Calvin Logue has been DJing since he was 16 years old and has performed at clubs across the UK and in Ibiza - but one of his most memorable gigs has been in a Scottish prison.
The 28-year-old data engineer from Glasgow was working at Barlinnie, the country's largest jail, installing telephones into prisoners cells when the guards caught wind that he was a also a DJ.
"I met one of the guys in the prison who runs the mental wellbeing hub and he was, like, would you be up for coming in to play," Calvin told BBC Scotland News.
"And I was like 100% if you could make it happen and I ended up going in. It was quite a mad gig to be fair."
He said he thinks he could be the first DJ to perform a set at the 140-year-old prison after playing for 150 inmates.
A sound system was set up in the chapel and inmates turned up to listen.
"It was a bit different from what I'm used to because some of them were sitting down and some of them were standing, Calvin said.
"There was a few boys standing down the back and one up the front - he was just dancing away to his self. And when the set finished everybody stood up and clapped so I think everyone enjoyed it."
He had planned on ending his set with the track "This is Barlinnie" but had to stop before he got the chance.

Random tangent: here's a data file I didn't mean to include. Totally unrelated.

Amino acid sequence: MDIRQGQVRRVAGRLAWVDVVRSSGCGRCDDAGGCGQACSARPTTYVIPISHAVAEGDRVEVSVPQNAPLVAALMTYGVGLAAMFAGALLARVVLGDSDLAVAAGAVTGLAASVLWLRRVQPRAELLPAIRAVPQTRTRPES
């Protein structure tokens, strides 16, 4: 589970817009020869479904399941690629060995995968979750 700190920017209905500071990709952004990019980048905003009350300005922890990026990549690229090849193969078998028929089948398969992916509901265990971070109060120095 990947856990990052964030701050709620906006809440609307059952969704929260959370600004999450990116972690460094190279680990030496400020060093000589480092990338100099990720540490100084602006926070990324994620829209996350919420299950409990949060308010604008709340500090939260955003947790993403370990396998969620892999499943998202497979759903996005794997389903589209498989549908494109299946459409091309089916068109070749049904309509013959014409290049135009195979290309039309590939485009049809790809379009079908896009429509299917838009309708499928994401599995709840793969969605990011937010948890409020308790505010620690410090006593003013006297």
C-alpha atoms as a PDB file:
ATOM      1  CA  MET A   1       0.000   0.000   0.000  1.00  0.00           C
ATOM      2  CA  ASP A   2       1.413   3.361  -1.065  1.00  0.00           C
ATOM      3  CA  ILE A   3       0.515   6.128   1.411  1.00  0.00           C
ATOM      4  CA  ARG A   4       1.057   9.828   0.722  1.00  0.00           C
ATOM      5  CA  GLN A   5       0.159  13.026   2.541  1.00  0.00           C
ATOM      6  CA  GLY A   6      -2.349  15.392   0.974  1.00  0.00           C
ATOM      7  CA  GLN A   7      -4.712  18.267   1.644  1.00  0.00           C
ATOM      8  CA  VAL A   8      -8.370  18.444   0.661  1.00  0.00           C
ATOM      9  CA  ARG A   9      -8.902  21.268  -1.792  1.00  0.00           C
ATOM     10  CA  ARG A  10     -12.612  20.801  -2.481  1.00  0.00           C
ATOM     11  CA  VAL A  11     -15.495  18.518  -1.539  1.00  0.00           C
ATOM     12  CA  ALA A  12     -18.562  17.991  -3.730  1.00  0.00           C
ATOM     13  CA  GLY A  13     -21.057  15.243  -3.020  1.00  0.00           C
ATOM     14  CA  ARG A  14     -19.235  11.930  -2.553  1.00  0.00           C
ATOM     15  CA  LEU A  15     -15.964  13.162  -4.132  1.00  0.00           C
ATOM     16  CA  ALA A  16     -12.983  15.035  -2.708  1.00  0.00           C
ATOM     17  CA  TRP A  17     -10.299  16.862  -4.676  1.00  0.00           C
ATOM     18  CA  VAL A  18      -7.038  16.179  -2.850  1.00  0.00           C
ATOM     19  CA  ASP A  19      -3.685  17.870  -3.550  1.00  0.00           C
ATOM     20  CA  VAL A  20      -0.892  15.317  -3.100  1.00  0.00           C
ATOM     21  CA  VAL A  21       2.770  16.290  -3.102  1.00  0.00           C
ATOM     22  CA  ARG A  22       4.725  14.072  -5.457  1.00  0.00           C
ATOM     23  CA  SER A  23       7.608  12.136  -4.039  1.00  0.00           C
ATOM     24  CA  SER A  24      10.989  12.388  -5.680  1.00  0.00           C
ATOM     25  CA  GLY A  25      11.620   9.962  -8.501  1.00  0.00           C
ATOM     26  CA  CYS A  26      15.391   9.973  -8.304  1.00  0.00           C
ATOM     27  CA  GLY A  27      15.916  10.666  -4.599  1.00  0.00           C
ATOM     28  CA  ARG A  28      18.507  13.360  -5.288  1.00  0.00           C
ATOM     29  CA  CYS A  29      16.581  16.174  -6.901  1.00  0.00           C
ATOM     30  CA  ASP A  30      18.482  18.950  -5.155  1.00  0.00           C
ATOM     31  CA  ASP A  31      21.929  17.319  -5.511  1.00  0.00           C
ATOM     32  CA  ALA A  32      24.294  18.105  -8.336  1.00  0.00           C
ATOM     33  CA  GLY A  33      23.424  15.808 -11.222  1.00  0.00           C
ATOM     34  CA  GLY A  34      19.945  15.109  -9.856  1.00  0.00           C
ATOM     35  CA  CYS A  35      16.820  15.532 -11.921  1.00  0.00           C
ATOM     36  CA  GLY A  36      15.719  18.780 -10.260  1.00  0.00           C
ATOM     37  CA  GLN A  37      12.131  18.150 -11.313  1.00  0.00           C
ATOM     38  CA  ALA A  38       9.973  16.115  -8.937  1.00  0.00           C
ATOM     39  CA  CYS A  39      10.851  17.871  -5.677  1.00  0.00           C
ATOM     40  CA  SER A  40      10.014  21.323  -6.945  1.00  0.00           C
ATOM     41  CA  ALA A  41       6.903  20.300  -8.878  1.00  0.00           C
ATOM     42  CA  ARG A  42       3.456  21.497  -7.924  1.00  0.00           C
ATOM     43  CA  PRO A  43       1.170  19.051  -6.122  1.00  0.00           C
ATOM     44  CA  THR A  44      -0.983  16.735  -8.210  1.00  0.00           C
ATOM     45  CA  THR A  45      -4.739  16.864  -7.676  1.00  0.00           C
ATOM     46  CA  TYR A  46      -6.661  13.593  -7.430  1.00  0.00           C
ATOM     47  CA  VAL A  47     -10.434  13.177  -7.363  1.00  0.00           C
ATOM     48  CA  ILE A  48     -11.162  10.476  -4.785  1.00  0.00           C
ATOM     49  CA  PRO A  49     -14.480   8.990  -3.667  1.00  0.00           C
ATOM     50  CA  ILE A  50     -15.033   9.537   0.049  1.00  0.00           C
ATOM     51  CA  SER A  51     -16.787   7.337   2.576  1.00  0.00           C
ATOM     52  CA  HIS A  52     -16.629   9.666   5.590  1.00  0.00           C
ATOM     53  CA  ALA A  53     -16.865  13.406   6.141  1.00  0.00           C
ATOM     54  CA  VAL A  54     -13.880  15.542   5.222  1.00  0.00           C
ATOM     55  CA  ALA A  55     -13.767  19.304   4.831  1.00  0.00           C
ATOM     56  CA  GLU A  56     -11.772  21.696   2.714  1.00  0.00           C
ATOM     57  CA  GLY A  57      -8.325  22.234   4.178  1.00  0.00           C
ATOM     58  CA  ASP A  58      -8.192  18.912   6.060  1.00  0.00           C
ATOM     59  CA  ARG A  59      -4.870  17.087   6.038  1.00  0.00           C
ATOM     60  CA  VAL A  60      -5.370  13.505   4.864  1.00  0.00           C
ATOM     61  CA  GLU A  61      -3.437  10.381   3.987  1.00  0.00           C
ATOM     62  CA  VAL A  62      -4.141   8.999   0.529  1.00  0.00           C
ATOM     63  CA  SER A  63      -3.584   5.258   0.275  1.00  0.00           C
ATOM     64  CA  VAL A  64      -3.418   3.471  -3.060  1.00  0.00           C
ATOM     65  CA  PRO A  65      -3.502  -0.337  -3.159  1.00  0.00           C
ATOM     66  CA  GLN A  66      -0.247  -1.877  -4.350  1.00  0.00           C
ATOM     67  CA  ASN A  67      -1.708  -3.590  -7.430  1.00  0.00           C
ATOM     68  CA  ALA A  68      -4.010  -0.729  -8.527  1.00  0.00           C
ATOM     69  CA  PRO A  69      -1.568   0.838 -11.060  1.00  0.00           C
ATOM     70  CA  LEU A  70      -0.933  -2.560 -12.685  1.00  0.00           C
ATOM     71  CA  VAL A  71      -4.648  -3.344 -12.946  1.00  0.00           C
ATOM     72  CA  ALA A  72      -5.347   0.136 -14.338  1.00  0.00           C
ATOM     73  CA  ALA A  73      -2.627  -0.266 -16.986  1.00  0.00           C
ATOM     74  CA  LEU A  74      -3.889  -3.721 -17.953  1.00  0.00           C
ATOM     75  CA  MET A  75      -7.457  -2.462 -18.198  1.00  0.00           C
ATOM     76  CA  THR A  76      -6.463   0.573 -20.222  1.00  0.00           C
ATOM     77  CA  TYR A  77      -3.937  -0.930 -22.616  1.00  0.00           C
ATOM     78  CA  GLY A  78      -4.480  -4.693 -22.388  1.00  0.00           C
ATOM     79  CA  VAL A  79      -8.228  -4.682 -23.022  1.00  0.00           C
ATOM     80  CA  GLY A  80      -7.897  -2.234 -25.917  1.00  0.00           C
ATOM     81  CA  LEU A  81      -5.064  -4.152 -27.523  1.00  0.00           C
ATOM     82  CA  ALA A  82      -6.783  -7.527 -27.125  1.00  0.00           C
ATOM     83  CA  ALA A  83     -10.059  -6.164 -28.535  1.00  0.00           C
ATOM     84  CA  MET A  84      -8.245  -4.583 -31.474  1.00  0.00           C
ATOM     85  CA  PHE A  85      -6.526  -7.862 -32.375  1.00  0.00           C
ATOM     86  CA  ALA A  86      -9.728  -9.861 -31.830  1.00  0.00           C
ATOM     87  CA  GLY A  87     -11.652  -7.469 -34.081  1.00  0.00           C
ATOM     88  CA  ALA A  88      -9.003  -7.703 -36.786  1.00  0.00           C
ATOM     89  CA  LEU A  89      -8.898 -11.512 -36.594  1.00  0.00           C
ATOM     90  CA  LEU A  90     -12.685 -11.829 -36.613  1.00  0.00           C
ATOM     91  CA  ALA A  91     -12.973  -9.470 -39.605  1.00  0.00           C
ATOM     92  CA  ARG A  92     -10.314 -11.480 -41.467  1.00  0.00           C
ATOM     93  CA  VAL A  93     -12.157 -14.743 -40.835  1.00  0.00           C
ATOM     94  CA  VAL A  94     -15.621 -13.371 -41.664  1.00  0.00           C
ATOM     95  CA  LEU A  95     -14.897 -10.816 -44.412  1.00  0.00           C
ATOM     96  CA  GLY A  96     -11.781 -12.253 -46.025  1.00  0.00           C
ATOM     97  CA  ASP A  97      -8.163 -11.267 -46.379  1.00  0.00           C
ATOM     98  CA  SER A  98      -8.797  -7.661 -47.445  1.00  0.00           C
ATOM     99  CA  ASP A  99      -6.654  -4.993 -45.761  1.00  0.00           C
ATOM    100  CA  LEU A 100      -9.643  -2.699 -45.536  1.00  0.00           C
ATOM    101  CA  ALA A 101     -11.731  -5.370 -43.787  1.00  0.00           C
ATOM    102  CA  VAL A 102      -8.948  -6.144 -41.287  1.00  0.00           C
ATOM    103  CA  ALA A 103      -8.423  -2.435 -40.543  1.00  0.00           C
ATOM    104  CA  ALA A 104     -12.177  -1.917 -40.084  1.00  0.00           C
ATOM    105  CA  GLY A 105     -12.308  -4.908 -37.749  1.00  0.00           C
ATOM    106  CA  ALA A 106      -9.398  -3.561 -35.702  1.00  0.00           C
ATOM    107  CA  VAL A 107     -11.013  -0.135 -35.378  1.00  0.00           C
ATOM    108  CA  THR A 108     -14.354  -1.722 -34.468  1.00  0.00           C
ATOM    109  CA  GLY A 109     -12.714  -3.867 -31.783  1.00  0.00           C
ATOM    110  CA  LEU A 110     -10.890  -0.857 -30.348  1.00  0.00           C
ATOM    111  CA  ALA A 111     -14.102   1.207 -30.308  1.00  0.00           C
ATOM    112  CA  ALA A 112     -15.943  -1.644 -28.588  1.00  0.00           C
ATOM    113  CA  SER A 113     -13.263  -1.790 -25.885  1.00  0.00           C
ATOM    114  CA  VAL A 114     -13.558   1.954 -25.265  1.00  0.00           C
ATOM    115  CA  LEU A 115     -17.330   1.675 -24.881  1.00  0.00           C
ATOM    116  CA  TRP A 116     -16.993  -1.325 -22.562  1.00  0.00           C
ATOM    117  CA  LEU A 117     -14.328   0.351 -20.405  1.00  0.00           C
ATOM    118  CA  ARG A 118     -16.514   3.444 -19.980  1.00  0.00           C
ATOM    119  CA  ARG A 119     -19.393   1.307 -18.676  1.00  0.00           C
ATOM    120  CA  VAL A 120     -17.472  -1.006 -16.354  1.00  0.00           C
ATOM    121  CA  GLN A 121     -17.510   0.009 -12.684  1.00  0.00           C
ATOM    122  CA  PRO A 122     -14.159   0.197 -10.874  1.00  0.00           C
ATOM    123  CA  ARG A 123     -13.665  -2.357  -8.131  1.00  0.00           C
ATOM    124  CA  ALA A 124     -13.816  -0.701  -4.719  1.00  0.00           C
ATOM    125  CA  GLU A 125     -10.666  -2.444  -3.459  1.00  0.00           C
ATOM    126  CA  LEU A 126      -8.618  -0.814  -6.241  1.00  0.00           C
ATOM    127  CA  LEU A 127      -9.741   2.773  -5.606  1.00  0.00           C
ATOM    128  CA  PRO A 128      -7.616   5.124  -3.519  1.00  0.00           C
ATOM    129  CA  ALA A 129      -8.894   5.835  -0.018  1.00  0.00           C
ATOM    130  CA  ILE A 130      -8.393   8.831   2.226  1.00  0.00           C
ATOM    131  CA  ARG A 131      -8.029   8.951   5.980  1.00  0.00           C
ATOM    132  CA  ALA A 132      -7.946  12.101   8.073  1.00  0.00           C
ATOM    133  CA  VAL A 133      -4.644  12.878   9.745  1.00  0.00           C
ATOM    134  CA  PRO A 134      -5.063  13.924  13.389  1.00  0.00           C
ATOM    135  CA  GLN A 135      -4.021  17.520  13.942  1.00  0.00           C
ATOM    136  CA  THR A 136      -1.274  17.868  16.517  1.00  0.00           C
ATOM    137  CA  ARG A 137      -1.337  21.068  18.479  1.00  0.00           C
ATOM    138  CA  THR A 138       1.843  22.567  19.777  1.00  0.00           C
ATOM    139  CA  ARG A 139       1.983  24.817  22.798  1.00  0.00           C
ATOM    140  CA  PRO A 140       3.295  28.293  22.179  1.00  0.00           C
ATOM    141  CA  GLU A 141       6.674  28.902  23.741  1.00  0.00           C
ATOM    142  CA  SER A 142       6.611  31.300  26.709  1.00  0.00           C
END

One of the prisoners who attended the set in March has since been released from Barlinnie and is planning on going to see Calvin DJ at the SWG3 venue in Glasgow.
"I'm headlining on the 24th of November and he's actually coming to the gig now, which is mad," Calvin said.
Calvin posted pictures from the set on his TikTok, which got over 133k views in a day, and he was surprised at the large response it received.
One TikTok user described him as the "modern day Johnny Cash" after the US country music icon who played several gigs behind bars.
"I didn't think it would have kicked off like this," he said.
"I wish they had got photos of the prisoners when they were enjoying themselves, it was quite intense, it was a good wee day."
A Scottish Prison Service spokesperson said: "The mental health and wellbeing of all who live and work in our establishments is a key priority for the SPS.
"We use a range of arts, such as music and theatre, across the estate to aid rehabilitation. Events such as these aim to encourage individuals in our care to engage with staff and partners, who help to support their health and wellbeing."